Let’s say one of my jail patients has a moderate-sized inguinal hernia. I want to schedule surgery to have the hernia fixed, but to do so, I have to get authorization. This is not unusual. Just like the outside, before I can do medical procedures or order non-formulary drugs, I must get the approval of the entity that will pay the bill. By contract, my jails house inmates from a variety of jurisdictions, such as the Federal Marshals, ICE, the State Department of Corrections and other counties. This process of “Utilization Management” is very similar to getting pre-authorization from an insurance company or Medicaid in the free world, probably because Corrections simply copied the outside pre-authorization process.
Having done this process hundreds of times over the years, both in the free world and in Correctional Medicine, I am struck by a phrase that keeps coming up: “medically necessary.” When authorization for a procedure is denied, the reason often given is that it is “not medically necessary.” I then have to argue that what I am requesting is, indeed, medically necessary. The problem is that there are many possible definitions of “medically necessary,” and I believe many disagreements arise because two parties understand “medical necessity” differently.
“Medically necessary” might mean “necessary to sustain life.”
In other words, without this procedure or treatment, the patient will die or is likely to die. For example, insulin is medically necessary for Type 1 diabetics. Without insulin, they will die. Dialysis is medically necessary for patients with no renal function, otherwise they will die. Chemotherapy is medically necessary for the survival of a cancer patient. Surgery is medically necessary for a perforated bowel. However, this definition leaves out many therapies where the benefit is harder to quantitate.
Is insulin medically necessary for a Type 2 Diabetic? Is Flomax medically necessary for a man with urinary difficulty? Is surgical repair medically necessary for a torn rotator cuff? By this definition, probably not. This is the definition that is likely to be used when the reviewer wants to deny a claim. “necessary to sustain life” is great when you don’t want to pay for a procedure or a medication. But using this definition can reach absurdity. I once saw a man who had been incarcerated in prison for many years prior to being transferred to my jail. When I first examined him, I found an inguinal hernia so large that he had intestines in his volley-ball size scrotum. I asked “Why haven’t you ever had this hernia fixed?” I asked. “They told me it wasn’t medically necessary.”
This is the definition that Utilization Management people have in mind when they deny treatment for Hepatitis C in patients with no evidence (yet) of liver disease.
This definition clearly is not the right one for correctional medicine.
“Medically Necessary” might mean “commonly done in the community.”
This “Community Standard” is probably the most common definition for “medically necessary” that I hear when people discuss medical treatment for inmates. It sounds good: “If a patient can get a procedure or a medicine in the community, it should also be available in a prison.” That seems to make sense. However, there are problems with this.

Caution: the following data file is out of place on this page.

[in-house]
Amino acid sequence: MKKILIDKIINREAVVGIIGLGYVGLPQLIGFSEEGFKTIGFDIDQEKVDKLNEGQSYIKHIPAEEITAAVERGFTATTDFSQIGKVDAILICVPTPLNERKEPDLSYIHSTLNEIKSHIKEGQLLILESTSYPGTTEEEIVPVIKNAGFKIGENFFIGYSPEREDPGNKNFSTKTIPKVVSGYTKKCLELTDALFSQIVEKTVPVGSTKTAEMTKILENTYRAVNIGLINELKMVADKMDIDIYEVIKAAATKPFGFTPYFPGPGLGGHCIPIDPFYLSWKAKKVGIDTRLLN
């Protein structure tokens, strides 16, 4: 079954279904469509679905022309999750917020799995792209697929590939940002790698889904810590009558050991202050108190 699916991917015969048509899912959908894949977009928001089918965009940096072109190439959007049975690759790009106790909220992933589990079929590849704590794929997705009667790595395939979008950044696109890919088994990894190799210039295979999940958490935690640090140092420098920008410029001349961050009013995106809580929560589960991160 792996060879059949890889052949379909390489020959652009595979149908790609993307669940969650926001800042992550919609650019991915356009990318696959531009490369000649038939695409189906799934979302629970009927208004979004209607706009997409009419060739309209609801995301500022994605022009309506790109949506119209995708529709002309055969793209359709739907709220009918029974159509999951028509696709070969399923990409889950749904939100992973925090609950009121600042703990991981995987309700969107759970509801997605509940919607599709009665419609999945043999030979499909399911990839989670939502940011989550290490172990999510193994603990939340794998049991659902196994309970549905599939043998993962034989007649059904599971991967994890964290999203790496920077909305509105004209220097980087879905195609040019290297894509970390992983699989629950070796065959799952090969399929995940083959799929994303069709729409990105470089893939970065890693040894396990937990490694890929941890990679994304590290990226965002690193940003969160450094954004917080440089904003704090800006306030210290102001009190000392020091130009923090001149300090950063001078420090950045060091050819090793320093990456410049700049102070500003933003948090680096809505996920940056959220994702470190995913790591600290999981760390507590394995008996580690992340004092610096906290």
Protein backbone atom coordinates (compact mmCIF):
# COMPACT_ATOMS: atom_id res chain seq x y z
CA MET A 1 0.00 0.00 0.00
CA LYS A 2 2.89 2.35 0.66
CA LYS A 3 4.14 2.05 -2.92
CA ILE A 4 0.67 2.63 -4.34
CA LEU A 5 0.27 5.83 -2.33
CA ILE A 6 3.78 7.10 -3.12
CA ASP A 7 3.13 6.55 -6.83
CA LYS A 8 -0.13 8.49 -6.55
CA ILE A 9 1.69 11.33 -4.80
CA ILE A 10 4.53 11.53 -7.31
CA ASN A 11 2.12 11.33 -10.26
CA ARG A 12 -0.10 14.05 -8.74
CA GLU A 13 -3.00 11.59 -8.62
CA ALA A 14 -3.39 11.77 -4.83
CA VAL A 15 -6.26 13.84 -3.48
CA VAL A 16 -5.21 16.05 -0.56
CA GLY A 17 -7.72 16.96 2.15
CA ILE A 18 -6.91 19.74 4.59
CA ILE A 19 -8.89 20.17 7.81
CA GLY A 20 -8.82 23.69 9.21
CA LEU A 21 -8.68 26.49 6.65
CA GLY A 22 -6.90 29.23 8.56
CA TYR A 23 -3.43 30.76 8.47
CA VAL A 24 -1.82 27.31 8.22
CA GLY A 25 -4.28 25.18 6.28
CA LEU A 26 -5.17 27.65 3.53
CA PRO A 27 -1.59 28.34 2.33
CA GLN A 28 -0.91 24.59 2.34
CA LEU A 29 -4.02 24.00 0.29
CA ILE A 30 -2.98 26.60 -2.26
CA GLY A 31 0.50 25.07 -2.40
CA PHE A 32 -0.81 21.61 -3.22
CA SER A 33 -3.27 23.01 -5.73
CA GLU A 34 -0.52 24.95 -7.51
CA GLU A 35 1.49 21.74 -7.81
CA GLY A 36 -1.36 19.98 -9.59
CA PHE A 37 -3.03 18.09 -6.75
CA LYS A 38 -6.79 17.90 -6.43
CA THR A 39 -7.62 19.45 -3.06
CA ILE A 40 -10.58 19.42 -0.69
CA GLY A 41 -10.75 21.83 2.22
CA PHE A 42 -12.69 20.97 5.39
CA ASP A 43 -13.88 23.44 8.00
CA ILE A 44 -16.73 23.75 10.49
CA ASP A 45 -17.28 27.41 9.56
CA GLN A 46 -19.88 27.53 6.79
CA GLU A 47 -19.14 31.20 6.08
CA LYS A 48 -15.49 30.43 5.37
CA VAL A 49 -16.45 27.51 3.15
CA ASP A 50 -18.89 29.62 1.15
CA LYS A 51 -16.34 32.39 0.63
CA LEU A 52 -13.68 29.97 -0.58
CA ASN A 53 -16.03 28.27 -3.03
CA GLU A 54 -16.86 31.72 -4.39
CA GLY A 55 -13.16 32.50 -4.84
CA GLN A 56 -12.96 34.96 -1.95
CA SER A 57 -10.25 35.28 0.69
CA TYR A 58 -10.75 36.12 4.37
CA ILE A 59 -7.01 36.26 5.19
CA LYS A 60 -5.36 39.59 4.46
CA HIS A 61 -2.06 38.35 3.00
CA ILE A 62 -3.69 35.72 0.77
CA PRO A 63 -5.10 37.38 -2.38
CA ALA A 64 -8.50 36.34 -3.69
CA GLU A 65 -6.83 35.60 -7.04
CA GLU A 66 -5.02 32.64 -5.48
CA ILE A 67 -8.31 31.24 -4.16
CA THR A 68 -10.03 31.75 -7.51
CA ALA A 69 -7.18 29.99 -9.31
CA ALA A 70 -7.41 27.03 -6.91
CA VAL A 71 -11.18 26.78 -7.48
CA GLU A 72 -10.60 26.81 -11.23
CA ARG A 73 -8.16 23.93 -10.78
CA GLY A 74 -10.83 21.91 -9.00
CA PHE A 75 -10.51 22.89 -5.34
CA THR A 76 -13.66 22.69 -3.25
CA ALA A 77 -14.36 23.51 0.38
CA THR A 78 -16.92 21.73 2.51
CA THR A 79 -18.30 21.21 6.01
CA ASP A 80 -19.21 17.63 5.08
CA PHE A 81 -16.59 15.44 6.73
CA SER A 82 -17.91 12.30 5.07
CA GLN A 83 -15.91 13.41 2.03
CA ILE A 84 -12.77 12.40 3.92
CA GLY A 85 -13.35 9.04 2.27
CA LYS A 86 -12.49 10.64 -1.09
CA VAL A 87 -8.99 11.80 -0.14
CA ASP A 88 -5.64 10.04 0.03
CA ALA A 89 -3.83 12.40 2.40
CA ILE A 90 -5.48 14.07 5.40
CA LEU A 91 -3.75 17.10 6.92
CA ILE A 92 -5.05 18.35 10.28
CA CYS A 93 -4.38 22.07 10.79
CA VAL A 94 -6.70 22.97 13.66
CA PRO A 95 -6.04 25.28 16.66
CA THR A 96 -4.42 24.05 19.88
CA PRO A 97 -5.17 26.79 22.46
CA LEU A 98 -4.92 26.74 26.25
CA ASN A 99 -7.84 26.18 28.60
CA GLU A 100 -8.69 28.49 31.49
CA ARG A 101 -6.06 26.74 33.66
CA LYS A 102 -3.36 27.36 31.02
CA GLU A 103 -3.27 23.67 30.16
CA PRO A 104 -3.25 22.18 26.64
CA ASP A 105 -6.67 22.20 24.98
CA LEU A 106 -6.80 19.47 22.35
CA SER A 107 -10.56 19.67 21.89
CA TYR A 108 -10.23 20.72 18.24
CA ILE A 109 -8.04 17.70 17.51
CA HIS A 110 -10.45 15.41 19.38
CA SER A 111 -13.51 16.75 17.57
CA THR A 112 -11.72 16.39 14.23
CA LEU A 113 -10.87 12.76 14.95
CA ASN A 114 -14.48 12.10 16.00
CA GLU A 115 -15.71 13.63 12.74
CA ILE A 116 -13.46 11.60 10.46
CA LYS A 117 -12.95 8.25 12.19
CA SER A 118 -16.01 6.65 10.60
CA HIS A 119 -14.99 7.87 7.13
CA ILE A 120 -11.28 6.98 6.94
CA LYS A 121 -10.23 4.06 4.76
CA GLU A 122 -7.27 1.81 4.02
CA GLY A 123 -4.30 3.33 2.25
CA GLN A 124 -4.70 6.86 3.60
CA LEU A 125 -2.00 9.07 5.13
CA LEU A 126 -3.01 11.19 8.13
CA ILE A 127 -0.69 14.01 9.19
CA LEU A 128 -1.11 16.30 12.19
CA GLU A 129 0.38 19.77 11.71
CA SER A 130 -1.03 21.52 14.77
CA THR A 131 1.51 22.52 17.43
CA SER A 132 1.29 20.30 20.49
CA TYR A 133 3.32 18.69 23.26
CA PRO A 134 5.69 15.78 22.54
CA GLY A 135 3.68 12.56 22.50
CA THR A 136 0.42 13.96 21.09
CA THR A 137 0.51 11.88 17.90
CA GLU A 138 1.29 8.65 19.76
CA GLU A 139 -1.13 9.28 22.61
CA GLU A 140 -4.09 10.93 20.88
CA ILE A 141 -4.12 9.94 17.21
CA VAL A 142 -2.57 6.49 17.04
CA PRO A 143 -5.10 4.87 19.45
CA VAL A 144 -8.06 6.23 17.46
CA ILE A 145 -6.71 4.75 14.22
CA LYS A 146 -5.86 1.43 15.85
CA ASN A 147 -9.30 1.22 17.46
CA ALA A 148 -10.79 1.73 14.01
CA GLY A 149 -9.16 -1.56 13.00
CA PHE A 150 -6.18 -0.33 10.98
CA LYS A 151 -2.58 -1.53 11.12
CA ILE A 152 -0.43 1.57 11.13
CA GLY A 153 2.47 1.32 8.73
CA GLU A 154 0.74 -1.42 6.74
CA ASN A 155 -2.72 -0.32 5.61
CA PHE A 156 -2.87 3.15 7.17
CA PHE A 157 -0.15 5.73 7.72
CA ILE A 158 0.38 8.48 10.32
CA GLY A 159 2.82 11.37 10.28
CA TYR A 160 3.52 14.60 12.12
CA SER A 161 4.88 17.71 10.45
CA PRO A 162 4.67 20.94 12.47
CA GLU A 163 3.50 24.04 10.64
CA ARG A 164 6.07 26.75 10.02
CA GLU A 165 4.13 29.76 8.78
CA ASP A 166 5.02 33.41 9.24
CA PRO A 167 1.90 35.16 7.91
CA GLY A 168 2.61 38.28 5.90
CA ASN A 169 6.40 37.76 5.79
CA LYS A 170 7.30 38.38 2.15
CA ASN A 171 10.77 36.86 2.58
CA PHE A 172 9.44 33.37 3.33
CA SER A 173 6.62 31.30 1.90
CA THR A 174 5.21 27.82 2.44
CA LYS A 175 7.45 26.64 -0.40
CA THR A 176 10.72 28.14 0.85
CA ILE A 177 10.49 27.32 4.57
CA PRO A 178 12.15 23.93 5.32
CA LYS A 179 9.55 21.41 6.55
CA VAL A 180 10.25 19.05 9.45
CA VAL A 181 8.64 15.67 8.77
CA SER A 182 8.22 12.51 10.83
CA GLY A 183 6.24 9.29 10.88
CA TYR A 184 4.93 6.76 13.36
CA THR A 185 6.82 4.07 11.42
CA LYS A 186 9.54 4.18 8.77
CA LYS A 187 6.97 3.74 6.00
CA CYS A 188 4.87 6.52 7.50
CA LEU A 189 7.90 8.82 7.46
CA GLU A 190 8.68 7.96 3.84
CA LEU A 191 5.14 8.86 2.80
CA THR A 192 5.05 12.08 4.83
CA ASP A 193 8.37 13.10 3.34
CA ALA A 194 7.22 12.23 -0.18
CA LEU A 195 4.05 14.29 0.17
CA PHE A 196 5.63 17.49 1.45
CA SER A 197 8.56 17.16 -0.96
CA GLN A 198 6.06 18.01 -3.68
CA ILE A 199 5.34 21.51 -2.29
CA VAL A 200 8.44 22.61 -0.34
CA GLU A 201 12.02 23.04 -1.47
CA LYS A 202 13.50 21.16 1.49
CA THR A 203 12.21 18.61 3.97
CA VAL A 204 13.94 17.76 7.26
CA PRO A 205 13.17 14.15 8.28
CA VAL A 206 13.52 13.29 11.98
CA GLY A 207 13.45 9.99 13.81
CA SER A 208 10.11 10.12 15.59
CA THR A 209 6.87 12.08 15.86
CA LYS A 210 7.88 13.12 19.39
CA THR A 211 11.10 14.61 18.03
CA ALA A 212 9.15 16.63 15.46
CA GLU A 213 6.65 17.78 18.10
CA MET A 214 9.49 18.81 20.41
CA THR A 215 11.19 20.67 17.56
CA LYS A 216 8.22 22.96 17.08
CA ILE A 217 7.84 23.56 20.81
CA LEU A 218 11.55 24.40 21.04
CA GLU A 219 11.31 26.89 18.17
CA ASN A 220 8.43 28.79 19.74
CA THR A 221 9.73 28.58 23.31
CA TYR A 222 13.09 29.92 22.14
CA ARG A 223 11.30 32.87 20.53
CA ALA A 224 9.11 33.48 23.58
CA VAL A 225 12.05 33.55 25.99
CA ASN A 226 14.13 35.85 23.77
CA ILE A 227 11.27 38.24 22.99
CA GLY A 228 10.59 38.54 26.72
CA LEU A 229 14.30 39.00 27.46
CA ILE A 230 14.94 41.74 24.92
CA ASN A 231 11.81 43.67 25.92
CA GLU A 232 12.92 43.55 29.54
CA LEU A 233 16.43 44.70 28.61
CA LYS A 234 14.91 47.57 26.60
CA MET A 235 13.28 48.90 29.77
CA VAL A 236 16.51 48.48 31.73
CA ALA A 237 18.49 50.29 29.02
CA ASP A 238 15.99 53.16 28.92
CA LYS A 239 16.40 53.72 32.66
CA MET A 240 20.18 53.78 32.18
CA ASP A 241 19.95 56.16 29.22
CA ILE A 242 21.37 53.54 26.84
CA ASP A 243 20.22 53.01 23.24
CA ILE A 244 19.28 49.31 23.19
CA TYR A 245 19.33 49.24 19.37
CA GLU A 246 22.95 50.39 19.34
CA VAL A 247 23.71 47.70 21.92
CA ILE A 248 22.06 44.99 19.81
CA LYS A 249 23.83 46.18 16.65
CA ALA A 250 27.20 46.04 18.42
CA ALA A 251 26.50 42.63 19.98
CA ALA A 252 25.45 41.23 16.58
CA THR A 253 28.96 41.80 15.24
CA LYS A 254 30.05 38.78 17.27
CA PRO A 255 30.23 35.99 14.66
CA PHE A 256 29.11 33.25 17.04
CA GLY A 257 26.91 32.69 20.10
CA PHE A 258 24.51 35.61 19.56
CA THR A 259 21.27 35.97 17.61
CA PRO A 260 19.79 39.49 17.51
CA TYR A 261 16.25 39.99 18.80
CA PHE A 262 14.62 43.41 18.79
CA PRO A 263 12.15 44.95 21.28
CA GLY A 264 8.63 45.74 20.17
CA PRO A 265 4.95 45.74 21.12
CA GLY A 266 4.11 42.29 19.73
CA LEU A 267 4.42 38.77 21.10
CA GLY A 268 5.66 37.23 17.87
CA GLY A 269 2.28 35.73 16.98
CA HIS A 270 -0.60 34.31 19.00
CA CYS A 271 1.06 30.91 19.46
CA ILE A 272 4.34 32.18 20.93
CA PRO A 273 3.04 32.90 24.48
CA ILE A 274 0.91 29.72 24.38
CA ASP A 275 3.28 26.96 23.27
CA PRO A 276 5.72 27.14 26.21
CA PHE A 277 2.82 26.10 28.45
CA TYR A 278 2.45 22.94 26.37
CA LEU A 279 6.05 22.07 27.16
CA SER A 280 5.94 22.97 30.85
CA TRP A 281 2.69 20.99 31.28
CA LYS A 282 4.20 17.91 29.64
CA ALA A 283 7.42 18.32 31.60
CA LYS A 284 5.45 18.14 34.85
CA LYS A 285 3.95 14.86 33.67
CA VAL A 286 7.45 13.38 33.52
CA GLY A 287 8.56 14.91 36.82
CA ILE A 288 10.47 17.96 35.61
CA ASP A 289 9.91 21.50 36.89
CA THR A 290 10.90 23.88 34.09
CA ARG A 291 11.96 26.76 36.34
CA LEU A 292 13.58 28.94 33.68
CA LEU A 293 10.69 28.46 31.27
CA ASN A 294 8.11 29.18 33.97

The first is that what is commonly done in the community depends on the patient’s insurance status. Take a surgical repair of a torn rotator cuff, for example. A well insured patient will have that surgery done. A patient with no insurance will not. a rotator cuff repair is a surgery that hospitals and surgeons will not do without payment. They justify this by reverting to “it’s not necessary to sustain life.”
A second problem with the “Community Standard” is that many medical treatments commonly done in the community have no solid foundation in science. Many expensive medications commonly prescribed in the community are no better than less expensive generics (like just about everything in the typical sample medication cabinet). The Journal of the American Medical Association recently published a paper worth reading entitled De-adopting Low Value Care: Evidence, Eminence and Economics that advocates eliminating commonly done but low value medical care. This is also the goal of the Choosing Wisely Campaign, in which each medical specialty was asked for a list of medical tests and procedures that are commonly done in the community but should not be done. It is fascinating to read through these. A good place to start is the Choosing Wisely recommendations of the American College of Family Physicians (found here https://www.choosingwisely.org/clinician-lists/#parentSociety=American_Academy_of_Family_Physicians).
“Community Standard” is so easy to meet that it is the definition people reach for when they want some medical procedure approved. For this very reason, the Community Standard should not be the go-to definition of “medically necessary.” It is too lax; it allows too much low value and even harmful medical care.
“Medically Necessary” might mean “accepted medical practice.”
“Accepted Medical Practice” means that the medical procedure or treatment is recommended by an up-to-date medical textbook (like Uptodate or Essential Evidence Plus) or a guideline published by a legitimate medical group (such as the US Preventative Services Task Force or the American Academy of Family Physicians). This (in my opinion) should be the standard definition of “medically necessary.” Ideally, if I want authorization for something, I should be prepared to back my request up with a credible source. If a procedure is denied, I expect the denier to be able to cite a medical source as the reason for the denial.
Of course the reality is messier than this ideal of looking everything up! One problem is that many published guidelines are not evidence-based, unduly influenced by Big Pharma, or otherwise simply crappy. A third problem is that many topics in medicine are controversial. Some good physicians will do one thing and other good physicians will do another.
Finally, the people doing the Utilization Management reviews (usually RNs) are sometimes not familiar with the medical literature. That is why many Utilization Management decisions are outsourced to proprietary “evidence-based” algorithms such as McKesson’s Interqual or the Milliman Care Guidelines.
For me, knowing the various definitions of “Medically Necessary” will help me in my quest to get surgery approved for my patient’s hernia. This surgery may not be necessary to sustain life, but it is the community standard of care (no community surgeon will every say “Nope. I don’t want to fix that.”) and surgery is the recommended treatment by medical textbooks and guidelines.
Do you have experience getting medical treatments authorized at your facility? Please comment!
As always, what I have written here is my opinion, based on my training, research and experience. I could be wrong! If you think I am wrong, please say why in comments.